If you know of something that belongs on the agenda, please send it here. Don’t forget to include the basics: who, what, when, where, and URL (if available).

And feel free to consider this your open thread for the day. What’s happening in your world?

Liberia Senate Takes Up Anti-Gay Bill

Jim Burroway

February 23rd, 2012

The Associated Press is reporting that the Liberian Senate is expected to debate today a bill which would make homosexuality a first-degree felony, which would provide a penalty of between ten years and life in prison, or the death penalty at the discretion of the judge. Liberia’s former first lady, Senator Jewel Taylor, submitted a bill last week that would also criminalize same-sex marriage.  The AP reports that Liberia’s president, Nobel Peace Prize Ellen Johnson Sirleaf said she will not sign any such bill into law.

UPDATE: Warren Throckmorton has the text of the proposed bill here. I tried to get to it this morning but his web site was down.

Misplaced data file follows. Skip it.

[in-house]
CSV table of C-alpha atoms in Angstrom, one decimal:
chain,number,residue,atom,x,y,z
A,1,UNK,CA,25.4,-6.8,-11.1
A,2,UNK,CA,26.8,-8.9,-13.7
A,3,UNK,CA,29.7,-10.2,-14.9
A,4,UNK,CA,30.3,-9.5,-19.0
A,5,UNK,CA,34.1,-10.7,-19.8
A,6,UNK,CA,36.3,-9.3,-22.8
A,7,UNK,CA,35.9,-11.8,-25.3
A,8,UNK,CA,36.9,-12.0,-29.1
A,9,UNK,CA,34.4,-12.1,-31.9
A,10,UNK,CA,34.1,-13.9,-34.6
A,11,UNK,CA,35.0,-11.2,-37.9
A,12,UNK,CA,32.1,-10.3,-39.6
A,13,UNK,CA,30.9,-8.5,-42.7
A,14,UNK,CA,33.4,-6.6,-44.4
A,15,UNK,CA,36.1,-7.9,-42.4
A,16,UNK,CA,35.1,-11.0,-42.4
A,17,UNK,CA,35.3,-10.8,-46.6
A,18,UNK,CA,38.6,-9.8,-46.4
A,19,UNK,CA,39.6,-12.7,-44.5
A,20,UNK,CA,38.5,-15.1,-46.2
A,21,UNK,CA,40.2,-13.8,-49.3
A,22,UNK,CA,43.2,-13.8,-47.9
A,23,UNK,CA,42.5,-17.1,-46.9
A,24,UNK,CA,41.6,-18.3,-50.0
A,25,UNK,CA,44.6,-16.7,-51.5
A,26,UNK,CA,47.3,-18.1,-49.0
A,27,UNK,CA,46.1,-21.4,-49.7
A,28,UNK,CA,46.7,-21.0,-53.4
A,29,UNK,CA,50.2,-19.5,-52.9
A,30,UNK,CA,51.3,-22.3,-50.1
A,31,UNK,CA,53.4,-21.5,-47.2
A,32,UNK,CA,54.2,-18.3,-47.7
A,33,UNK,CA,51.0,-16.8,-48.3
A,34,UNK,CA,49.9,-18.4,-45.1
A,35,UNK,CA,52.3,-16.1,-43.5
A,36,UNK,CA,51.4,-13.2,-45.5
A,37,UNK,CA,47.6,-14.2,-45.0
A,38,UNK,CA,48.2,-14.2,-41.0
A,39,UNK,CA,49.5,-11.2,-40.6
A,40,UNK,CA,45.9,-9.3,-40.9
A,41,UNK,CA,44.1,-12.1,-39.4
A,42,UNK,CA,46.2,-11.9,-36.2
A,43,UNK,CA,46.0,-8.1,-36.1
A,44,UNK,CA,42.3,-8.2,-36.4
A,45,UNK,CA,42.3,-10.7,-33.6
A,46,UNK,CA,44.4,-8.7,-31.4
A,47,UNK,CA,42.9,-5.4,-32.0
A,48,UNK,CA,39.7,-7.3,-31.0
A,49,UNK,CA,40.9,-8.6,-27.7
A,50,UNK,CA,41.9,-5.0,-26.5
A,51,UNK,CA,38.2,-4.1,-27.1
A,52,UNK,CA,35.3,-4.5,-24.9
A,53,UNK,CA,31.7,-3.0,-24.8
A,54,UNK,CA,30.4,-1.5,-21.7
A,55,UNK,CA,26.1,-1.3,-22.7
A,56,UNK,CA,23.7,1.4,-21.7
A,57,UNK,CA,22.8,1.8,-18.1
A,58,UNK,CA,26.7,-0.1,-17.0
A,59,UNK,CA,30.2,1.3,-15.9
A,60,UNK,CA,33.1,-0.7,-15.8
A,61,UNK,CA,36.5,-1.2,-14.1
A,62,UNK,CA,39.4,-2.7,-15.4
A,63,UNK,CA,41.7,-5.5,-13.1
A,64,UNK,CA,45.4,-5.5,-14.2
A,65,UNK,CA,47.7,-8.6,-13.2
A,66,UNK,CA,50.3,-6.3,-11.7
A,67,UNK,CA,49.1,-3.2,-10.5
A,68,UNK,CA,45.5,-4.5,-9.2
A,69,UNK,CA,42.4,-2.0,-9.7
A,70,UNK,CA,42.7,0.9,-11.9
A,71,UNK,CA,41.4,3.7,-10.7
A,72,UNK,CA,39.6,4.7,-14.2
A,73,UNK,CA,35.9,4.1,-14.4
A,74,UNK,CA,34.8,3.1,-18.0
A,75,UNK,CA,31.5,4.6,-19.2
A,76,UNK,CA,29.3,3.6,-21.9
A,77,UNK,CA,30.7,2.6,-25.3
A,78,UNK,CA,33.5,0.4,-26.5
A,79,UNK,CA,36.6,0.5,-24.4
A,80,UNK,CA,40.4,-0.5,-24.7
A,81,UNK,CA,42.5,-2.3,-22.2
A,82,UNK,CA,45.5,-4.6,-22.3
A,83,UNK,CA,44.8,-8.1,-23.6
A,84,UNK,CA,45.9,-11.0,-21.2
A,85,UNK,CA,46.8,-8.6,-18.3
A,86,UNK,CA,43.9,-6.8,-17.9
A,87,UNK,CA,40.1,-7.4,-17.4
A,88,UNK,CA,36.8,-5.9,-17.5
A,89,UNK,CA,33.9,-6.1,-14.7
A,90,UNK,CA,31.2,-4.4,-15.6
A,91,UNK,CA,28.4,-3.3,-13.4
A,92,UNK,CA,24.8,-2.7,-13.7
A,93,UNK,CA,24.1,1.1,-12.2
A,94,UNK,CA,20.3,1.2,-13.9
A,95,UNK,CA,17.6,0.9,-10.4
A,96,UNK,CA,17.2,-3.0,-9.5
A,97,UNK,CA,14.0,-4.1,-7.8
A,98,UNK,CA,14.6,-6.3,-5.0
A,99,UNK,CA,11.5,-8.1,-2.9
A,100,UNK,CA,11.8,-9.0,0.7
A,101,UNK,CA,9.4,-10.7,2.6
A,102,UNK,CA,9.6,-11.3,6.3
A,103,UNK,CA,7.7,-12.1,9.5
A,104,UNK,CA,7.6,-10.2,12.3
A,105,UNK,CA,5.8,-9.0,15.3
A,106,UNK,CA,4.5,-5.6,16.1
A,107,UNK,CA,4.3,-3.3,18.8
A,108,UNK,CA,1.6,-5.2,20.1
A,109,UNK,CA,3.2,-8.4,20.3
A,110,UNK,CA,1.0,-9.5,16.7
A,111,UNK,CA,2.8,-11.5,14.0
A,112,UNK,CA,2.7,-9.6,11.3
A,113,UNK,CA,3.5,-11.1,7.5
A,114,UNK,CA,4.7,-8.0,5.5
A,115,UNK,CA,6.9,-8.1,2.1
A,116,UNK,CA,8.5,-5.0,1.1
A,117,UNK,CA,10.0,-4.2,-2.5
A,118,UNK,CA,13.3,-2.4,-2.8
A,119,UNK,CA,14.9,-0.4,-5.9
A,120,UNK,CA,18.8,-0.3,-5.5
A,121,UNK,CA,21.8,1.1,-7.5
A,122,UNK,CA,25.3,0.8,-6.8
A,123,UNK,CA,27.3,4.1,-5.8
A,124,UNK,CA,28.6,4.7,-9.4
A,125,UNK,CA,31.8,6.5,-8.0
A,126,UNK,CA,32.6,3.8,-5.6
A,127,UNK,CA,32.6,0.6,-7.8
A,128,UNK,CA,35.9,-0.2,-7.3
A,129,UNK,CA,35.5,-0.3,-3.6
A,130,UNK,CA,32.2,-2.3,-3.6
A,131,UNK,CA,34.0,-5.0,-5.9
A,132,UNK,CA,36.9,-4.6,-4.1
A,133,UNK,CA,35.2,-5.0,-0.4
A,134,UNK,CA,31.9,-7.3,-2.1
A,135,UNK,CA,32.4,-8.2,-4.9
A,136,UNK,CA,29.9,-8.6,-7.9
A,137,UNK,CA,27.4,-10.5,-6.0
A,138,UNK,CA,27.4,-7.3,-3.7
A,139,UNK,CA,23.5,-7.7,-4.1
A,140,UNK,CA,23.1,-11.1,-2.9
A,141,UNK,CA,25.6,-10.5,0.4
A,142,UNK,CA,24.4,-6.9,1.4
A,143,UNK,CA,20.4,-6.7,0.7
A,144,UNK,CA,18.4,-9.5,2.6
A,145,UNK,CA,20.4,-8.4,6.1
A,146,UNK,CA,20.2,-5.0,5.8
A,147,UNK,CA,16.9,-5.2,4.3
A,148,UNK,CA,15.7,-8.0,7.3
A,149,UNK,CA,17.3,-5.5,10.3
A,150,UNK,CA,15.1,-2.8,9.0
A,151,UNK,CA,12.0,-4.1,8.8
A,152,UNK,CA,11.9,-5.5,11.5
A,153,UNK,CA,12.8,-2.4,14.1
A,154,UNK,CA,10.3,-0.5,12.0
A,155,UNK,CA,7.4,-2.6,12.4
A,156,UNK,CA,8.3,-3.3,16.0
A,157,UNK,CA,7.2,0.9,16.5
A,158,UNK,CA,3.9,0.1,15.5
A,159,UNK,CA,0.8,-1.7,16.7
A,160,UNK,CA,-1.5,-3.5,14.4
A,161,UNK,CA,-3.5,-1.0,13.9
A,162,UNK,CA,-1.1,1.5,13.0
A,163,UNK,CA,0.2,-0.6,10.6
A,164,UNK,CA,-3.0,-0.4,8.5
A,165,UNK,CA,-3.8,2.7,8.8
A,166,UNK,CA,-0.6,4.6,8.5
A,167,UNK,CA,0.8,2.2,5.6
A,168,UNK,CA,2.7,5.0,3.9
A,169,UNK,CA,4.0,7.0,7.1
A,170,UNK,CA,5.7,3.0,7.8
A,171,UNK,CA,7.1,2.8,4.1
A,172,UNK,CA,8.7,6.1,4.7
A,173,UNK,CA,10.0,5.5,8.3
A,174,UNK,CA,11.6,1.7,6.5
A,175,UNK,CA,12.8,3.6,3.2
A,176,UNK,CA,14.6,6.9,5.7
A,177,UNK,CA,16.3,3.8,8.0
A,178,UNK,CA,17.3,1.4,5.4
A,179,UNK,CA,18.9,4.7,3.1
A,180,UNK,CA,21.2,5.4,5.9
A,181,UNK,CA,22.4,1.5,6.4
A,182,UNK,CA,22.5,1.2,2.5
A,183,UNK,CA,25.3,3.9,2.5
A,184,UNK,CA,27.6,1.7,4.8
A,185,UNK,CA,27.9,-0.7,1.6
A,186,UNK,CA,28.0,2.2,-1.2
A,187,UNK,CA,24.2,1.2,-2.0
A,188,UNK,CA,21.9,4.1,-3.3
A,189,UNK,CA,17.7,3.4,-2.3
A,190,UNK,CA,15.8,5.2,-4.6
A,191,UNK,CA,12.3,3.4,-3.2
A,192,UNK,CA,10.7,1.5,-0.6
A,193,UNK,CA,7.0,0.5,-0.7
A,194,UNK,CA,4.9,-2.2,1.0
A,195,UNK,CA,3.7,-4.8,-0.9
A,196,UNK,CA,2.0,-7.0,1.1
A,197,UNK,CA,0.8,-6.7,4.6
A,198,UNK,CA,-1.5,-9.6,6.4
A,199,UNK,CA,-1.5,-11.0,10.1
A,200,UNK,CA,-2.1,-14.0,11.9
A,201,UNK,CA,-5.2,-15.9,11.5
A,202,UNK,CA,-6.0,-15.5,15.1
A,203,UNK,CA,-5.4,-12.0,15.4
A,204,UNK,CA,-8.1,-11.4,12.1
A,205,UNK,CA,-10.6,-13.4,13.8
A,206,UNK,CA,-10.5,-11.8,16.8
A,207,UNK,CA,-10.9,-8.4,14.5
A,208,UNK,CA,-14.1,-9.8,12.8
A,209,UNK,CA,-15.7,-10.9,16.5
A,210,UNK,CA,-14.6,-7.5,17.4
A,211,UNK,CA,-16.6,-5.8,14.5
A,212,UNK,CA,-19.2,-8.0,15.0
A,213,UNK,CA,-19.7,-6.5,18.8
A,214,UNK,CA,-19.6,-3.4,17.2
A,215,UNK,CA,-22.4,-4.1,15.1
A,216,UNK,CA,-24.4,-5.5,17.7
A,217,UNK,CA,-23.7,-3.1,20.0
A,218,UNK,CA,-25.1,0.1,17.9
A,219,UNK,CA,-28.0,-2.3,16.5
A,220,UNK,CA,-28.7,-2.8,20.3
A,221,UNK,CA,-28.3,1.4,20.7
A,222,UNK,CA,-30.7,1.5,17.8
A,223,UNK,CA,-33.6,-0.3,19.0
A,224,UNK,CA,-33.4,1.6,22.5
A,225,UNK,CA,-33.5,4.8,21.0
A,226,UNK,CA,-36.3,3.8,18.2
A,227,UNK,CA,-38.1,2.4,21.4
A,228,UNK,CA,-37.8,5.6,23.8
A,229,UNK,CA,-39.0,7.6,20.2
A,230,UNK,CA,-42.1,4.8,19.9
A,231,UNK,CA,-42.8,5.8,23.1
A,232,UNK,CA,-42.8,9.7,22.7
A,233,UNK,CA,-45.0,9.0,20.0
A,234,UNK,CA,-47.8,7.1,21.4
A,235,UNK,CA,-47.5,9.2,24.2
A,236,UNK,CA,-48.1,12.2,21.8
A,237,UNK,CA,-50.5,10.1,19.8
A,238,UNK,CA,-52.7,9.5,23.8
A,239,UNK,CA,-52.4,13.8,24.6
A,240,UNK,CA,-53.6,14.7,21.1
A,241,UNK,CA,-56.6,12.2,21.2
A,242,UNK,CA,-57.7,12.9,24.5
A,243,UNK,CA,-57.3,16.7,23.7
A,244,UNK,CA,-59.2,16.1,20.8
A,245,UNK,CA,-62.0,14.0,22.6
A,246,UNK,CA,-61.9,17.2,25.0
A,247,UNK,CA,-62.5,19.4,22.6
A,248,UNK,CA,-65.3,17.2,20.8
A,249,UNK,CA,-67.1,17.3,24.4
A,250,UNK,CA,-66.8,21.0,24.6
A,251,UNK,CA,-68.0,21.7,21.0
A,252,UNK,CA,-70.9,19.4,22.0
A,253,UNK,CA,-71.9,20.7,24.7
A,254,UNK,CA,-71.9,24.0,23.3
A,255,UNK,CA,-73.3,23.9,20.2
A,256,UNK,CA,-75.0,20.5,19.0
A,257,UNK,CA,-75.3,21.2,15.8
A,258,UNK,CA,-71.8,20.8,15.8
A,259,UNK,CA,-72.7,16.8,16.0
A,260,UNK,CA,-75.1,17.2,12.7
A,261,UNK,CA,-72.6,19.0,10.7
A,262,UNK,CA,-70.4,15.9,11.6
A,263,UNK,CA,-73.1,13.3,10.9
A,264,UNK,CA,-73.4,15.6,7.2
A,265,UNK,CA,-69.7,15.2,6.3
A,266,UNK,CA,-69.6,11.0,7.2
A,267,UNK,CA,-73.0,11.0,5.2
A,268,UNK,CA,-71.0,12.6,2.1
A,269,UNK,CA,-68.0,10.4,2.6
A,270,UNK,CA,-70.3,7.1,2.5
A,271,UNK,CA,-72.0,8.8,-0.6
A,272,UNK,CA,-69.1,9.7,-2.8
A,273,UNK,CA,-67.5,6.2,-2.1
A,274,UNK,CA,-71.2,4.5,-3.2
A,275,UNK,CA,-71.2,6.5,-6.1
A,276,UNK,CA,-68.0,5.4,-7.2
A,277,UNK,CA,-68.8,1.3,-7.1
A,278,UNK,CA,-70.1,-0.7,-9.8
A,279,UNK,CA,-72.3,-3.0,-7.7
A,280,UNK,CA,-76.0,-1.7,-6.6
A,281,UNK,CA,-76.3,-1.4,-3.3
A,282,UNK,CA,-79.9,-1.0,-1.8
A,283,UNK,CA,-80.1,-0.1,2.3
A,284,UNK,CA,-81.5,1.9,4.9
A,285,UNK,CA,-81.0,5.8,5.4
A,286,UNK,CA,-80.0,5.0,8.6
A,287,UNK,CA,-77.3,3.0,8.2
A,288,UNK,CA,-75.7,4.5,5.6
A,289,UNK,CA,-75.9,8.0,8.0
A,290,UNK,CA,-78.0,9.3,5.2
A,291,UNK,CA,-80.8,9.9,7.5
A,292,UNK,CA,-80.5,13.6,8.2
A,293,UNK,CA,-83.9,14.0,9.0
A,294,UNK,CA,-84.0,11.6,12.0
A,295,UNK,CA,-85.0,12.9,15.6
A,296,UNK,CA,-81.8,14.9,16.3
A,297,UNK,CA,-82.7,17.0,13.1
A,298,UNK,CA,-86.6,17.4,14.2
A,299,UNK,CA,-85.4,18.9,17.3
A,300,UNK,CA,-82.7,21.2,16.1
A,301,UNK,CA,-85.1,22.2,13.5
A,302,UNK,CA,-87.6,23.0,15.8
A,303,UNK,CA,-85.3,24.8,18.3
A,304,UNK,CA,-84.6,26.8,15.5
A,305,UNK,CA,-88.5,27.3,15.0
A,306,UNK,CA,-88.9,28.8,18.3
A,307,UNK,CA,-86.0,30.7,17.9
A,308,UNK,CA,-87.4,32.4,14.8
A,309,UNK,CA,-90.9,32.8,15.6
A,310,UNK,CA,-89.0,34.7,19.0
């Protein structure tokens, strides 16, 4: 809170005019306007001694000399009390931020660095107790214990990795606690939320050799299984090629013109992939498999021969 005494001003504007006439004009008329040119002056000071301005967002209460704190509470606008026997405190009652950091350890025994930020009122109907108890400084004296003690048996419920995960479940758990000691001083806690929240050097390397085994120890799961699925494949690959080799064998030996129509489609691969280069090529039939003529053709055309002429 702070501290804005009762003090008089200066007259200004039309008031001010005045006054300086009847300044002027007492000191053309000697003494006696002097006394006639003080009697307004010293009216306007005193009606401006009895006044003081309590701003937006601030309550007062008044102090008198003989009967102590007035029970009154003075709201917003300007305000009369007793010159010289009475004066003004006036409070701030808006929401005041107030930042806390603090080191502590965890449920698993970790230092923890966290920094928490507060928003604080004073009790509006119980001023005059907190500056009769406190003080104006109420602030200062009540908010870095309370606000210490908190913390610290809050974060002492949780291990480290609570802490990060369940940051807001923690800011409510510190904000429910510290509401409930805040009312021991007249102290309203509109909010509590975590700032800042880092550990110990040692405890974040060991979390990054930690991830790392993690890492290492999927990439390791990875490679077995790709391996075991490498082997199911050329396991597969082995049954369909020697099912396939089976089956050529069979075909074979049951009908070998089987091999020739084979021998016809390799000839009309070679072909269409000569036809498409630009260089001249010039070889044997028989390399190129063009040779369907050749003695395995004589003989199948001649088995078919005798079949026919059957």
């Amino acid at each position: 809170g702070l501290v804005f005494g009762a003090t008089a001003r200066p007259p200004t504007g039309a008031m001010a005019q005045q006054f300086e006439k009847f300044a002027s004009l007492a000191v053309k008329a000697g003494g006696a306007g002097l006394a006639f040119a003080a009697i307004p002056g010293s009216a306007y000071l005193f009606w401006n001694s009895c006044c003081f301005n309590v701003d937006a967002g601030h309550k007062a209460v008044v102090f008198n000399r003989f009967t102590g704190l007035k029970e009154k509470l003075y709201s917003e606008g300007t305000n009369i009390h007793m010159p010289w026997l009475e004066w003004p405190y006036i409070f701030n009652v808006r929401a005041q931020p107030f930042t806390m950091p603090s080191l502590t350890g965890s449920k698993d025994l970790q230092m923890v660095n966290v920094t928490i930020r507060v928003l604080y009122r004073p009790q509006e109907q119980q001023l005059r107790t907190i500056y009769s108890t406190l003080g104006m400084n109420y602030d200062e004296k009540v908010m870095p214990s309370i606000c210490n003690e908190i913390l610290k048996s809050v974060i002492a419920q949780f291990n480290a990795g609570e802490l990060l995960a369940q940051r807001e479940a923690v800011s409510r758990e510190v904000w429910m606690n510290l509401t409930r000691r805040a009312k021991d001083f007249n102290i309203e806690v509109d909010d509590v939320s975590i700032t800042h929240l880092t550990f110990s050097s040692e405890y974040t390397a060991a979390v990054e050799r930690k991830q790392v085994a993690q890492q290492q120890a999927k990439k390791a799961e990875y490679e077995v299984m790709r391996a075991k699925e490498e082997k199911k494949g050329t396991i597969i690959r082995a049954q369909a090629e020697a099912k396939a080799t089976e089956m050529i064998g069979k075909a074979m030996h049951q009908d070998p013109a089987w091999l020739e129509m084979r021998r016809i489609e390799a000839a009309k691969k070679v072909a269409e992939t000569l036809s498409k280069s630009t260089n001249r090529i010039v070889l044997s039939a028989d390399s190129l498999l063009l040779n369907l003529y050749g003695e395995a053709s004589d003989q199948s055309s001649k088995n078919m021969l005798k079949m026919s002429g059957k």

Liberia’s Ex-First Lady Proposes Death Penalty for Gays

Jim Burroway

February 16th, 2012

According to AFP, Liberian Sen. Jewel Howard Taylor has introduced a bill into the West African nation’s Senate making homosexuality a first degree felony, which can bring anywhere from ten years to life, or a death sentence at the discretion of the judge.

AFP reports that this comes in response to a campaign by Liberian LGBT advocates who sought to repeal Liberia’s anti-sodomy law, which currently provides for three years’ imprisonment. In January, the Information Ministry responded, “The Liberian government will not allow the legalisation of gay and lesbian activities in Liberia. The president has vowed not to allow such a bill, and even if the bill goes before the president she will veto it.”

Sen. Taylor’s ex-husband, Charles Taylor, ran an oppressive dictatorship from 1996 to 2003 following a bloody seven year civil war. He finally resigned in 2003 after another brutal civil war left him ruling only about a third of Monrovia, Liberia’s capitol. He is now under arrest and being tried for war crimes in The Hague. Sen. Taylor divorced her husband in 2006, citing his exile and a UN travel ban which prevented her from visiting him.